On the road to becoming Japan’s longest-serving prime minister, Shinzo Abe has overcome countless political perils. He may have met his match with COVID-19.
In a sign of mounting concern, Abe abandoned his relatively mild approach to the epidemic last week with a shock announcement urging schools to close nationwide from Monday.
The move sent millions of parents rushing to arrange child care and raised doubts about the government’s grasp on a situation threatening to tank the economy, scuttle Tokyo’s plan to host the Summer Olympics in four months and tarnish Abe’s legacy.
“This step signals both the government’s alarm at the outbreak’s trajectory and — perhaps more importantly — Abe’s awareness that mismanaging the outbreak could critically damage his premiership,” said Tobias Harris, a Japan analyst for Teneo Intelligence in Washington.
“However, it seems unlikely that this step will either contain the outbreak or restore the public’s confidence in Abe’s leadership.”
The reversal followed weeks of controversy over Abe’s efforts to contain a disease that has infected more than 200 people in Japan and hundreds of others during attempts to quarantine a cruise ship offshore.
Abe’s health minister acknowledged last week that Japan was conducting only a fraction of the number of tests as its peers, meaning the cases confirmed so far may be just the tip of the iceberg.
The episode has damaged Japan’s reputation for competent governance. Some have begun to wonder whether it might be safer to postpone the Olympics for the first time since World War II. Tokyo has already spent more than $26 billion to prepare for the event, which Abe has made a centerpiece of his campaign to attract foreign tourists.
The blows have fallen on a Liberal Democratic Party-led government already weakened by a series of corruption scandals and a sales tax hike in October that left the economy teetering on the brink of a recession. Support for Abe’s Cabinet sagged last week to its lowest average level since July 2018, according to data compiled by Bloomberg Economics. One poll published by the LDP-backing Sankei newspaper showed support falling 8 percentage points to 36 percent.
Abe defended his response to the outbreak at a news conference Saturday, arguing that Japan was experiencing a less severe situation than places such as neighboring South Korea. He took personal responsibility for the dramatic decision Thursday to urge schools to close with just three days’ warning. “A decision that affects people’s daily lives will of course result in various opinions and criticisms,” Abe told reporters. “As prime minister, it is a matter of course for me to listen to those voices. But at the same time I need to protect the lives of the people.”
The Topix marked its worst weekly decline in four years last week and continued to fall for a sixth straight day in early trading Monday. That bodes ill for an economy that contracted 6.3 percent in the last three months of 2019. Unemployment rose to 2.4 percent in January, compared with 2.2 percent in December.
Outbreaks are only becoming harder to control as they spread from their source in China around the world. Over the weekend, the U.S., Australia and Thailand reported their first deaths due to the disease. The virus has infected at least 86,000 people and killed almost 3,000 worldwide, including several in Japan and at least six former passengers and crew on the Diamond Princess cruise ship.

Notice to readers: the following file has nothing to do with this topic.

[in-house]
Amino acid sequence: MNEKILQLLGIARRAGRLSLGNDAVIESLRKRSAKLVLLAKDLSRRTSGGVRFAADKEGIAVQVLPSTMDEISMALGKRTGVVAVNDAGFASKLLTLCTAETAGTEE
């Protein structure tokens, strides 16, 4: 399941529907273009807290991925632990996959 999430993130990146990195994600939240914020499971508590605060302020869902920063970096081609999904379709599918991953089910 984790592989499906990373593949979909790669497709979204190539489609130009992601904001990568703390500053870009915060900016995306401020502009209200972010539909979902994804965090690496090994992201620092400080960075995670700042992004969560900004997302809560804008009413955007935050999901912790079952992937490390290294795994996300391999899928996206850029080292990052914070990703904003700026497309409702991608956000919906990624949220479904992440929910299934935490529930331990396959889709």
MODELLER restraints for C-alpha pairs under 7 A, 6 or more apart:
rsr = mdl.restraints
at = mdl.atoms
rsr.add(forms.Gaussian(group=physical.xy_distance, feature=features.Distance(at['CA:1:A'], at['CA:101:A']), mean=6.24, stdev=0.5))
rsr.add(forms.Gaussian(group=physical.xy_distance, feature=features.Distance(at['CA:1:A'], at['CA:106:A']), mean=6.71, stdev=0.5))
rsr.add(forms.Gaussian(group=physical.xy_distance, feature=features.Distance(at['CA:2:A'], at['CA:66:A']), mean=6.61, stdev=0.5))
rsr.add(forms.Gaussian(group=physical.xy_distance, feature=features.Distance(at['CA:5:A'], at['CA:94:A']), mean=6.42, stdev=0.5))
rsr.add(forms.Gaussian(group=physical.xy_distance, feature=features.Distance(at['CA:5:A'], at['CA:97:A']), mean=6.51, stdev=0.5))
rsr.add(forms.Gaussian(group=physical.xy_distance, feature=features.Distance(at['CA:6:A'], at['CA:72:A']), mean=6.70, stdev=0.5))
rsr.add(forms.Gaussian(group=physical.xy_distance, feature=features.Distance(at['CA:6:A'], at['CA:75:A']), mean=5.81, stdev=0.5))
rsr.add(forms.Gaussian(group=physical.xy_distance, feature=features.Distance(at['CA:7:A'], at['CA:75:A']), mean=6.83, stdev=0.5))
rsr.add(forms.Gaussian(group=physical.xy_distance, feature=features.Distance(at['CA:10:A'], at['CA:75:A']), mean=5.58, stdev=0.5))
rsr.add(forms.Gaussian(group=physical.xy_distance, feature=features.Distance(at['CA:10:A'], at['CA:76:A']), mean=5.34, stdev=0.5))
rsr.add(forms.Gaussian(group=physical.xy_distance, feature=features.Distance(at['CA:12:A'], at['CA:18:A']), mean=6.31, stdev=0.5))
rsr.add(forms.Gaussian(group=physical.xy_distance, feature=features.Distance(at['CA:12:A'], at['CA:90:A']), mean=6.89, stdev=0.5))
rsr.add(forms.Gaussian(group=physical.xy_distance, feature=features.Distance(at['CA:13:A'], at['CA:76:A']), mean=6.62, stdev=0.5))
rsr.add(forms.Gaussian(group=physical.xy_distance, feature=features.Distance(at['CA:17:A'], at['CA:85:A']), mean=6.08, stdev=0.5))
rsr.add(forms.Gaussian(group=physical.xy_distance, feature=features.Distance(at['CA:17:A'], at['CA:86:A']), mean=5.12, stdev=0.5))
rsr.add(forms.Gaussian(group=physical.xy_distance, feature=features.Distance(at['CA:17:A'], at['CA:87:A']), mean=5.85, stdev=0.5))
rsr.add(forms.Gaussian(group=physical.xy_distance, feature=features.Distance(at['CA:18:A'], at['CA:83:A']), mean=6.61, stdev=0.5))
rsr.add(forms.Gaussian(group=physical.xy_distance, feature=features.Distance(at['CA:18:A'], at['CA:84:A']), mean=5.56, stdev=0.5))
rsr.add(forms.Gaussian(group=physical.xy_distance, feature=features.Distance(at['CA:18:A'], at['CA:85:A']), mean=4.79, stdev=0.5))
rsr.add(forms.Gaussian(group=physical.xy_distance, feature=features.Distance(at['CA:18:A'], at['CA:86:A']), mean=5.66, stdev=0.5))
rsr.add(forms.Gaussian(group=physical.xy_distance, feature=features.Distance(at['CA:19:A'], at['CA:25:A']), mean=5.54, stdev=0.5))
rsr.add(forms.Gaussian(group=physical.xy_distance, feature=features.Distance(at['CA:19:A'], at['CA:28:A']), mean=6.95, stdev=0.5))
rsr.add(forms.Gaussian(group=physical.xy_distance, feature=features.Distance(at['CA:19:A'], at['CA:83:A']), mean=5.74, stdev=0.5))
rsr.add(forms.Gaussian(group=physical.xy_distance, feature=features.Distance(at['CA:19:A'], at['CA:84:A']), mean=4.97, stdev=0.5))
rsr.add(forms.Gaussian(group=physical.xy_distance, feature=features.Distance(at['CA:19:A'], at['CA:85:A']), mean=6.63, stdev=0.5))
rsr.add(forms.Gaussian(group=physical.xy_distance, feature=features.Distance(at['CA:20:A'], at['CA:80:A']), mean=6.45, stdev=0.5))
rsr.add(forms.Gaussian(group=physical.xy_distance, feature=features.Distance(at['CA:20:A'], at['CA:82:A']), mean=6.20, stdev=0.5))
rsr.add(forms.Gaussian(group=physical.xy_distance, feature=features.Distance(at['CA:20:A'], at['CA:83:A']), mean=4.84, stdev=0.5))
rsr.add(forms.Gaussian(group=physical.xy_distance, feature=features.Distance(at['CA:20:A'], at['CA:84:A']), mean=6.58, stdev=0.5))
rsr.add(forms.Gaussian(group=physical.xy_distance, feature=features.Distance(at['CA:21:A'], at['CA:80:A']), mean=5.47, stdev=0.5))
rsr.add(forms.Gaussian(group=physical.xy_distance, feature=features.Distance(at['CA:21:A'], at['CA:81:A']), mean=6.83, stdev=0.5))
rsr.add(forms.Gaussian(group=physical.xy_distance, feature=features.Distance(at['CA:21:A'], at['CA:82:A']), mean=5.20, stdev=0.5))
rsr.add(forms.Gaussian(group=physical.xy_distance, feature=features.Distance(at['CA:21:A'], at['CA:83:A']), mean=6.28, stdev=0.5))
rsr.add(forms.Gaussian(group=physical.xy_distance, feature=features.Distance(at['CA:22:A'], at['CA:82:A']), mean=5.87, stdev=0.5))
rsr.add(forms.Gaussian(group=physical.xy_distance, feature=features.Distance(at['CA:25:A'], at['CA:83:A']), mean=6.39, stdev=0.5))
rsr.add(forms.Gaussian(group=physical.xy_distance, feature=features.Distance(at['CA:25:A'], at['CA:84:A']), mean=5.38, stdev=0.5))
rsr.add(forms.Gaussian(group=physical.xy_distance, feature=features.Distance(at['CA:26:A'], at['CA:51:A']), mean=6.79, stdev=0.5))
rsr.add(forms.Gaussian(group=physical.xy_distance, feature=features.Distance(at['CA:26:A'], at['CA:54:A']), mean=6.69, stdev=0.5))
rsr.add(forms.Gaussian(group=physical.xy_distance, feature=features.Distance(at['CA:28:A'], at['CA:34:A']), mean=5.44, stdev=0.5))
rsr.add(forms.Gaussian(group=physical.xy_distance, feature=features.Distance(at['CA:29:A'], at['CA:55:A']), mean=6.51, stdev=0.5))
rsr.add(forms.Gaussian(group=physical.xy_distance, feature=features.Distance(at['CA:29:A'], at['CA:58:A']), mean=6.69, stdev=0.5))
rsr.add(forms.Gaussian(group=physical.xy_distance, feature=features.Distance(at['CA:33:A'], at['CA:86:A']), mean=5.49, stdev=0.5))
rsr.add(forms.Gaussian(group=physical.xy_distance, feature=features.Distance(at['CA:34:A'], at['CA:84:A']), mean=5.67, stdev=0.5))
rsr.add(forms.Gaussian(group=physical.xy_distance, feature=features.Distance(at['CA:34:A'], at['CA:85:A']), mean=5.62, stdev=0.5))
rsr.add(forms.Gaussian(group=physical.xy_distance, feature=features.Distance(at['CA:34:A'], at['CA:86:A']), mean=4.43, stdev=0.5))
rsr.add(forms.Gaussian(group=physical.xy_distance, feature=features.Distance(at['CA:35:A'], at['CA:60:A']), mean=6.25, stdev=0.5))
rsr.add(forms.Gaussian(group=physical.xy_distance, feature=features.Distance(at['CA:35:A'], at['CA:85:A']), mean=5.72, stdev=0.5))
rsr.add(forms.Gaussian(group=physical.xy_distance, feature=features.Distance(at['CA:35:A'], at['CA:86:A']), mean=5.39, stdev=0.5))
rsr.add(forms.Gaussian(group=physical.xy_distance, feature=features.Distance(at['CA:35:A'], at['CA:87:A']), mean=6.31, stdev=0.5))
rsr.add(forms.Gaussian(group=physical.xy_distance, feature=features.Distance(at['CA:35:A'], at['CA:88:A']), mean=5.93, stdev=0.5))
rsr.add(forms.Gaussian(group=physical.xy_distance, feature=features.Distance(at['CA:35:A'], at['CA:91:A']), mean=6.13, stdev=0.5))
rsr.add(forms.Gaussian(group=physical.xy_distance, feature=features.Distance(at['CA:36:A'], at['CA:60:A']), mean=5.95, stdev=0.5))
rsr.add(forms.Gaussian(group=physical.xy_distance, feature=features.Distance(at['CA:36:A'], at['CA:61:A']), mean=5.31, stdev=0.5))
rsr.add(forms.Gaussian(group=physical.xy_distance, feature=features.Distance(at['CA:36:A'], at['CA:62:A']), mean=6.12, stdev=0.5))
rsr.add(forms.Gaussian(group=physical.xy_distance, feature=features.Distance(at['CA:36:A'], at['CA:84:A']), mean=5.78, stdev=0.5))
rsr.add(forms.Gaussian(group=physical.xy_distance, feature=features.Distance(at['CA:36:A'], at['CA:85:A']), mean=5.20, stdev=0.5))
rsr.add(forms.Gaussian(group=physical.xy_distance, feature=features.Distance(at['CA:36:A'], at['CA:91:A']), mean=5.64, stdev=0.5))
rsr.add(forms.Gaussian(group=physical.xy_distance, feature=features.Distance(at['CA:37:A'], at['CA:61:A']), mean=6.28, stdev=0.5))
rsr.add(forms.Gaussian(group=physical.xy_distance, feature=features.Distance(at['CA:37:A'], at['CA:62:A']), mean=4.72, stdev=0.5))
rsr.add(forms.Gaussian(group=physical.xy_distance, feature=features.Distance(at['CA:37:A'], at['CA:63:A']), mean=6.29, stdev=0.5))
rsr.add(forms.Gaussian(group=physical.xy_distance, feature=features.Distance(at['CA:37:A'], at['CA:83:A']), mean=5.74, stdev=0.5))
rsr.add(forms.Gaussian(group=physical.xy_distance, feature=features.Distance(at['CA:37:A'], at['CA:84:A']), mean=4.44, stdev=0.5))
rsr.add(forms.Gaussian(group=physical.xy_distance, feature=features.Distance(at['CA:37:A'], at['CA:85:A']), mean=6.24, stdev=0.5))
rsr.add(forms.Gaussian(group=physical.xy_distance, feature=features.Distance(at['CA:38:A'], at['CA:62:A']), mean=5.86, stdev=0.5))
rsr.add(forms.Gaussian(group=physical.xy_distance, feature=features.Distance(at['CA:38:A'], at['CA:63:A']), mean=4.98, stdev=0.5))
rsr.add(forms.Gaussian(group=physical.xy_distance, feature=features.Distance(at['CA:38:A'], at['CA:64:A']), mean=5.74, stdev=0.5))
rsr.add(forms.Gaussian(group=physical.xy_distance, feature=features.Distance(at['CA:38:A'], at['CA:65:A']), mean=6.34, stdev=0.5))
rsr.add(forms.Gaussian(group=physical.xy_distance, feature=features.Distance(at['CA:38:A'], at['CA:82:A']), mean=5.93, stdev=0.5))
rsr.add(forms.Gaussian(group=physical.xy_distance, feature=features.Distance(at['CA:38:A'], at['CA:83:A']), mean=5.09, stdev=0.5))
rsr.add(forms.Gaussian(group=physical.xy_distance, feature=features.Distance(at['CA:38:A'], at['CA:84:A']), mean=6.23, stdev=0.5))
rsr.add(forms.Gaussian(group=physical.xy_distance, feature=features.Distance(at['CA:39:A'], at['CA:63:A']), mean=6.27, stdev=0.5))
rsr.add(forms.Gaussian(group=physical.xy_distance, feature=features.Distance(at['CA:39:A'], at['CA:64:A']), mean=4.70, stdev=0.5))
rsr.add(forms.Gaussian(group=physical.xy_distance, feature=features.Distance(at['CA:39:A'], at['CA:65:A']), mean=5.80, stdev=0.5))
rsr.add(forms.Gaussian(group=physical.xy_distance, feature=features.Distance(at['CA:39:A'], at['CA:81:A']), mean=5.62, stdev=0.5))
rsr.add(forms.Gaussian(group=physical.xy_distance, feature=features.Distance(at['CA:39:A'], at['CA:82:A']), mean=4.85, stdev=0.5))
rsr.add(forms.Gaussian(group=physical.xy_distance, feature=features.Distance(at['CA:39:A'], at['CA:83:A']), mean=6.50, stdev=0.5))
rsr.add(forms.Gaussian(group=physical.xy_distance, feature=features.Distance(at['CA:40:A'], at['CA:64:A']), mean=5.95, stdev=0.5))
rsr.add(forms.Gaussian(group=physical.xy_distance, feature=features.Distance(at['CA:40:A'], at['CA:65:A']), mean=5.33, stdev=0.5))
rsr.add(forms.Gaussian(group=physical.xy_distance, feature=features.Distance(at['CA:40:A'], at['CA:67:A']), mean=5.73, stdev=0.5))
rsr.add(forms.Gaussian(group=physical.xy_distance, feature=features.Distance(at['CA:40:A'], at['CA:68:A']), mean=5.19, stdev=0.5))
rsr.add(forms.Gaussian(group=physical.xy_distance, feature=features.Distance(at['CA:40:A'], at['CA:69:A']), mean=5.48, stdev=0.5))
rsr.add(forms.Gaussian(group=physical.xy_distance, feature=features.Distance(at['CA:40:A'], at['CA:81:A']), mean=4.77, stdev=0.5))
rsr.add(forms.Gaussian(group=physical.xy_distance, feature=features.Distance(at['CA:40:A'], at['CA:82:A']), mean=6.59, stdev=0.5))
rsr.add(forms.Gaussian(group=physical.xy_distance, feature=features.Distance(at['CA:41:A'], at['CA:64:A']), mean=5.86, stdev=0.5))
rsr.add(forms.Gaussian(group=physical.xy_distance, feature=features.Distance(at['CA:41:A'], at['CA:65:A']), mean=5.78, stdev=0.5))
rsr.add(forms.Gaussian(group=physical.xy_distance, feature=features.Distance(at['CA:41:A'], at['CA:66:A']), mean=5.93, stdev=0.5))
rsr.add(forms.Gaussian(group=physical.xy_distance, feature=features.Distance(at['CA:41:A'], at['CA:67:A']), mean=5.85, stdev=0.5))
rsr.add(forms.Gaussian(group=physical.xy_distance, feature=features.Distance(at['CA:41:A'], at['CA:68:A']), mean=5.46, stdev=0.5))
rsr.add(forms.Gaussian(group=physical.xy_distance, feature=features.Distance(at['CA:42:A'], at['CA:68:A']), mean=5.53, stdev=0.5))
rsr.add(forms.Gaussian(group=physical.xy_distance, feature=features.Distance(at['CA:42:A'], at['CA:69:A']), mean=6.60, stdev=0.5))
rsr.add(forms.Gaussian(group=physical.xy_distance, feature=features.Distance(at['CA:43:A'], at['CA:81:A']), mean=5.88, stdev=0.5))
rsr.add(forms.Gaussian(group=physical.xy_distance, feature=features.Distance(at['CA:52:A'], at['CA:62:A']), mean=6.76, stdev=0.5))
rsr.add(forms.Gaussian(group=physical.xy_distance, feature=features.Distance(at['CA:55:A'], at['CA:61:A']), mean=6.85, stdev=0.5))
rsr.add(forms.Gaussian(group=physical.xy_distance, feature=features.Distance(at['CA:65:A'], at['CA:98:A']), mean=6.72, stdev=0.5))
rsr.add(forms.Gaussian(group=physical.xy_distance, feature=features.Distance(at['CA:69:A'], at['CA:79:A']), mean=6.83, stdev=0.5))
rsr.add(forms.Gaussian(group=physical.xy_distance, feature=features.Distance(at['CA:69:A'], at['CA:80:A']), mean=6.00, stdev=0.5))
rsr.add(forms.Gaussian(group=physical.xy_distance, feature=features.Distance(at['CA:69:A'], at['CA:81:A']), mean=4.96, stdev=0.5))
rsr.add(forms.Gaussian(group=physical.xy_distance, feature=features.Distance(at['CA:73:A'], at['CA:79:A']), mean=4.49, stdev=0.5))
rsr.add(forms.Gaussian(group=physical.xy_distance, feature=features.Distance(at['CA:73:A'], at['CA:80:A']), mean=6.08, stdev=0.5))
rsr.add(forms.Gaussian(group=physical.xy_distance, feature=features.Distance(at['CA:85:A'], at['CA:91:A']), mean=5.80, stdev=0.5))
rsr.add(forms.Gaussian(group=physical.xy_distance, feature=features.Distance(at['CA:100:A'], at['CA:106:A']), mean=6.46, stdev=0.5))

Like leaders elsewhere, Abe has faced criticism for the government’s reluctance to institute a total ban on Chinese arrivals, with Tokyo instead curbing only visitors from China’s hardest-hit provinces.
The Sankei poll found two-thirds of respondents wanted all visitors from mainland China banned temporarily. That has complicated Abe’s push to restore ties with China that were mired in one of their biggest crises ever when he took power in late 2012.
While Abe benefits from a divided opposition that recently failed to merge its two biggest parties, a simultaneous collapse of the economy and the Olympic project might be too much for the LDP to ignore. Further declines could prompt the ruling party to ditch Abe ahead of the next general elections, which must be held by October next year.
Kazuhiro Haraguchi, a lawmaker with the opposition Democratic Party for the People and former minister for internal affairs, criticized the government for not triggering an action plan that was set out for influenza control under the previous administration.
“At first they said it wasn’t a big deal,” Haraguchi said in an interview ahead of the announcement on school closures. “The next thing they will probably do is say it’s too late to tackle it.”
Although Abe has survived worse slumps before, the coronavirus outbreak is shaping up to be his toughest challenge yet. Waiting in the wings is Shigeru Ishiba, a former LDP defense minister whose efforts to distance himself from the government have helped make him the most popular candidate to succeed Abe.
“There are major cracks appearing in his bedrock support,” said Shigeharu Aoyama, an Upper House LDP lawmaker, who said Abe’s policies had shown consideration for China while placing burdens on the Japanese people. “Doubts are emerging over the nature of the administration, and whether it’s appropriate for the nation.”
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